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Jan 4 17 1:53 PM
GeorgeC2006 wrote:I like the essential concept of 'Set and assured capital budgets for the next 30 years'. Any £&@?ing idiot could run a shipbuilding strategy with guaranteed levels of money for a generation and a half. We might not have a written constitution but one the unwritten principles is that no parliament may bind the actions of a future parliament...
And yet we have the Parliament Acts, the Human Rights Act, and a great many other acts that constrain the actions of Parliament - they could in principle be repealed by a future Parliament, which would then no longer be bound by their provisions. There's no reason why a National Defence Act could not be similarly written with appropriate provisions for funding, force structure et cetera. The Naval Defence Act of 1889 shows that it can be done if the political will is there.
Jan 4 17 2:04 PM
Jan 8 17 11:32 PM
Jan 14 17 10:42 AM
Jan 15 17 6:05 AM
Jan 15 17 9:39 AM
reiverman wrote:Easy to whine about it, but reports aren't white papers.
Jan 15 17 1:22 PM
Jan 15 17 2:29 PM
Jan 15 17 2:40 PM
sealordlawrence wrote:It's not even a conundrum; the NSS report is so far detached from reality that it was irrelevant the day it was published; not helped by the way it criticised both Navy Command and BAE, those two are hardly best friends and yet JP managed to annoy them both. I suspect his report will simply be discarded and in a few months time we will all have forgotten it was ever written- there is certainly no political constituency to try and turn it into policy.
One thing to watch is MARS Fleet Solid Support; its the ideal bone for government to throw at the non-BAE UK shipbuilding industry. It would provide plenty of yellow jacket/hard hat photo ops, would keep the unions happy, would burnish Theresa May's industrial strategy credentials and DSME have hardly covered themselves in glory on the Tide class thus making the import option less attractive than it was a few years ago.
Jan 15 17 3:33 PM
Jan 15 17 4:58 PM
Nauticus27 wrote:Yes I'd agree that looks like a potentially plausible scenario, although I think the issue with the Tides may be overstated. There was a bit of a balls up in getting the wiring to meet the latest legislative requirements which has delayed the first of class by a few months - hardly unusual, and not as bad as the shenanigans attached to the UK build of parts of the Bay class (eg Largs entered service 28 months later than planned). I understand the aim is still to meet the target date for getting all four Tides into service, which if they achieve it (I accept that it hasn't happened yet, so we'll see) would stack up pretty well..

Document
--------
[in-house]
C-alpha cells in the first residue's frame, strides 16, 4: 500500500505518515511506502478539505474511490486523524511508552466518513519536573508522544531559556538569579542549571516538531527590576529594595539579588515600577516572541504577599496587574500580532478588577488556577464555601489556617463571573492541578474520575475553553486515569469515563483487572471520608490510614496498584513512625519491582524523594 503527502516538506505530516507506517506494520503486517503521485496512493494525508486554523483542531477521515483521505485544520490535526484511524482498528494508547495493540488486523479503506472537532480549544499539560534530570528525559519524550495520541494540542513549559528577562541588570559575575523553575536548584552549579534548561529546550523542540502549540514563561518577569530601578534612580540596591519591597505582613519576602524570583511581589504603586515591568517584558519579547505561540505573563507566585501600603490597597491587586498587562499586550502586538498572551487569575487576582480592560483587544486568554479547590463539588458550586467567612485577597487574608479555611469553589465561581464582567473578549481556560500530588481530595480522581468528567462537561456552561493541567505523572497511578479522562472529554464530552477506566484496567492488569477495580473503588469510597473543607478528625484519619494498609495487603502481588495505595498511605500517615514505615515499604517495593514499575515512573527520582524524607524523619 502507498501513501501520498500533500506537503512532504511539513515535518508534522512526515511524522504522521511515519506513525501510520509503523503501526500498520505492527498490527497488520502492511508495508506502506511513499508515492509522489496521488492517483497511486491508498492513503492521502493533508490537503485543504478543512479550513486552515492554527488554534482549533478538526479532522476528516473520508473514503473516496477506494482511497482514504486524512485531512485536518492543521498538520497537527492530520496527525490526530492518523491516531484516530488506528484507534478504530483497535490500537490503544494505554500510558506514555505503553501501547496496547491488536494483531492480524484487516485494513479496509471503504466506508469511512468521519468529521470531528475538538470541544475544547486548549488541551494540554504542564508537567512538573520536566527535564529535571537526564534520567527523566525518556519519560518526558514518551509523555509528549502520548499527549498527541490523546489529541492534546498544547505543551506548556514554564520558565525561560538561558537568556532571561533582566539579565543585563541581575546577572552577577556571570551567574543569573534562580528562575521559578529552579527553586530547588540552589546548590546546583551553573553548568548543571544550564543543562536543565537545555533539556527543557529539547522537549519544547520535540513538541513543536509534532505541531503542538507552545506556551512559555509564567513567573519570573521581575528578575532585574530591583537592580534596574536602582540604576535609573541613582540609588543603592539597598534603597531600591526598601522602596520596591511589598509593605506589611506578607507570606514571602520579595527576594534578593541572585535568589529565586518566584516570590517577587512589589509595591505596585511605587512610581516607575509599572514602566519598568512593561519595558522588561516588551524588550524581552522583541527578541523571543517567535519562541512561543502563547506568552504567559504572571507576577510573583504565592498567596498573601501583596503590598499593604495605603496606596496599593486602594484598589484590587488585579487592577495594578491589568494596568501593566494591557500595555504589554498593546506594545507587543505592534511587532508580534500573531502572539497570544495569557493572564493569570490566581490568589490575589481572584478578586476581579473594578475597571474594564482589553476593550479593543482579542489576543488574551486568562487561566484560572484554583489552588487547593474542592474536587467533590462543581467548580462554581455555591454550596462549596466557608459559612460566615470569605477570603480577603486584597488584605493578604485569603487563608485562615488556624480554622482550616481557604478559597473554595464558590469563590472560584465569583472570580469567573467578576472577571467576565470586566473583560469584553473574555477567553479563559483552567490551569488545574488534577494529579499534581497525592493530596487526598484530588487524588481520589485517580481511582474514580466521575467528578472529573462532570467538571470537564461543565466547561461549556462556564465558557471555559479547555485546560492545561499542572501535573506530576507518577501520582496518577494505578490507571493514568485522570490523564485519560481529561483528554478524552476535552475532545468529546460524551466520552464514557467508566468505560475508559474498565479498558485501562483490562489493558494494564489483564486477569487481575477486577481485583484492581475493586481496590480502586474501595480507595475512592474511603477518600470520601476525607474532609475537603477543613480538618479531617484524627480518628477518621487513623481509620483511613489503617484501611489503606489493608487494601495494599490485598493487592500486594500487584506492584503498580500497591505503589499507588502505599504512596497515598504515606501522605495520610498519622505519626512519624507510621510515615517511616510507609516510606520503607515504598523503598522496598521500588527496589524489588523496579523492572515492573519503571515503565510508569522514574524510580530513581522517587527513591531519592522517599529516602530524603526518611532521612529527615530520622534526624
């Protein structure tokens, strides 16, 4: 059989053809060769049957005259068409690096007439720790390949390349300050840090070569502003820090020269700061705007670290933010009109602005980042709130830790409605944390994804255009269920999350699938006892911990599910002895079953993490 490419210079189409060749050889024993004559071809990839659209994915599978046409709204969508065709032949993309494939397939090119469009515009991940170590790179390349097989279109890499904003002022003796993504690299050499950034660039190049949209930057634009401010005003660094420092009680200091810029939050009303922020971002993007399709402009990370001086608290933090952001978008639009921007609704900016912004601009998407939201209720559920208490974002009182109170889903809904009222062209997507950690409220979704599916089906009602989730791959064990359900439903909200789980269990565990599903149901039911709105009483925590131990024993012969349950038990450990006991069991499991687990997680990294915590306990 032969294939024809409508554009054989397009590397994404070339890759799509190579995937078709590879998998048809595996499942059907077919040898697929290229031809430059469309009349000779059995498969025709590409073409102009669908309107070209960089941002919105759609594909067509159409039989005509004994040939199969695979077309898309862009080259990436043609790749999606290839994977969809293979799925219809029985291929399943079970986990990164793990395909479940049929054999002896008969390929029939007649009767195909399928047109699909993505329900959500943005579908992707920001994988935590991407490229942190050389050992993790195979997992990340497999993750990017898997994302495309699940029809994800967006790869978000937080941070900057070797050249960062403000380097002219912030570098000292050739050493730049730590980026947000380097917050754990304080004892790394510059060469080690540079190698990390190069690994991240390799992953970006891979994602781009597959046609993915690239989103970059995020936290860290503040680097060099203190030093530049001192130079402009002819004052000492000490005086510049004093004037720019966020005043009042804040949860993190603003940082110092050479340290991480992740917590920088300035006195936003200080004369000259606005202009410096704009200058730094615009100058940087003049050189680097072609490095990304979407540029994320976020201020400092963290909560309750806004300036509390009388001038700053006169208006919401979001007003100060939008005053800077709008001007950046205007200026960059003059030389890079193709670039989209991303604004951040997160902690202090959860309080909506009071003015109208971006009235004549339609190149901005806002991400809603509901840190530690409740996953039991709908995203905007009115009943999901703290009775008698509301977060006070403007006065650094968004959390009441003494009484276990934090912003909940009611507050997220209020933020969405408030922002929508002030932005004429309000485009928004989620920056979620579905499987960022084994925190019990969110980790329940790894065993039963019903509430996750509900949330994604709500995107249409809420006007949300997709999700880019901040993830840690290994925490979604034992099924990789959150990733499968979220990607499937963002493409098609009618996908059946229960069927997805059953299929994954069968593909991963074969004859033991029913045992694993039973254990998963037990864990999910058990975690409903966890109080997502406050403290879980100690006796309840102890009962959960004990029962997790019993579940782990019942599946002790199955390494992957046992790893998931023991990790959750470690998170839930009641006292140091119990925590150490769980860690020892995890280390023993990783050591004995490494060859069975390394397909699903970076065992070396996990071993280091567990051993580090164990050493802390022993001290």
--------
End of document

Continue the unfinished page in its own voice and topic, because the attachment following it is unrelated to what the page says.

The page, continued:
Jan 15 17 11:16 PM
eldritch wrote:...I also don't think that Tides fiasco was a 'bit of a balls up' it is a major %!*$ up... I'm afraid that the 'value for money case', came back to bite the MOD in this instance....
...I also don't think that Tides fiasco was a 'bit of a balls up' it is a major %!*$ up... I'm afraid that the 'value for money case', came back to bite the MOD in this instance....
Jan 16 17 12:55 AM
RFA Tidespring on sea trials off South Korea
Four tide class tankers are being built by DSME in South Korea for
the Royal Fleet Auxiliary. They are urgently needed to replace and
ageing fleet of old vessels, some of which have already decommissioned.
Building them aboard has been highly controversial but appeared to be a
sensible solution, given the lack of capacity in UK yards and cost
benefits. Large scale fraud uncovered at DSME and the company’s
temporary bankruptcy, together with the delays have badly damaged the
case for building future RFA vessels abroad. The first vessel RFA
Tidespring was originally due to arrive in Falmouth for final fitting
out in January 2015. Sources
say Tidespring performed well on sea trials but the MoD has been
entirely silent about the cause of the delay whether it is technical or
manpower related. However the MoD does insist all four ships will be in
service by 2018 and that they will not have to bear the costs associated
with the delay.
Jan 16 17 2:51 AM
Jan 16 17 10:13 AM
Nauticus27 wrote:I don't think I've muddied the waters. Nor have I disregarded the delay to Tidespring, it's just that I don't think it has torpedoed the VFM case of the programme in the way you suggest. The article is out of date. The delay has been explained, and the issue shouldn't recur as it can be addressed during build for the remaining vessels. DSME's travails are a concern and we'd doubtless want to look at how they are faring before placing any future orders with them, although they've now been bought out and bailed out by KDB and it's looking as though the remaining vessels will be delivered on schedule. Mentioning the rework costs being borne by the shipbuilder is relevant because it means the rework hasn't cost the MoD and hasn't damaged the VFM case. At present, the sole impact for the UK has been a 12 month delay in the first of class transiting to the UK. Nothing else, and no extra cost. Much as we all might prefer to see these ships built in the UK, I don't think that counts as a major %!*$ up, especially when compared with other recent acquisition programmes.
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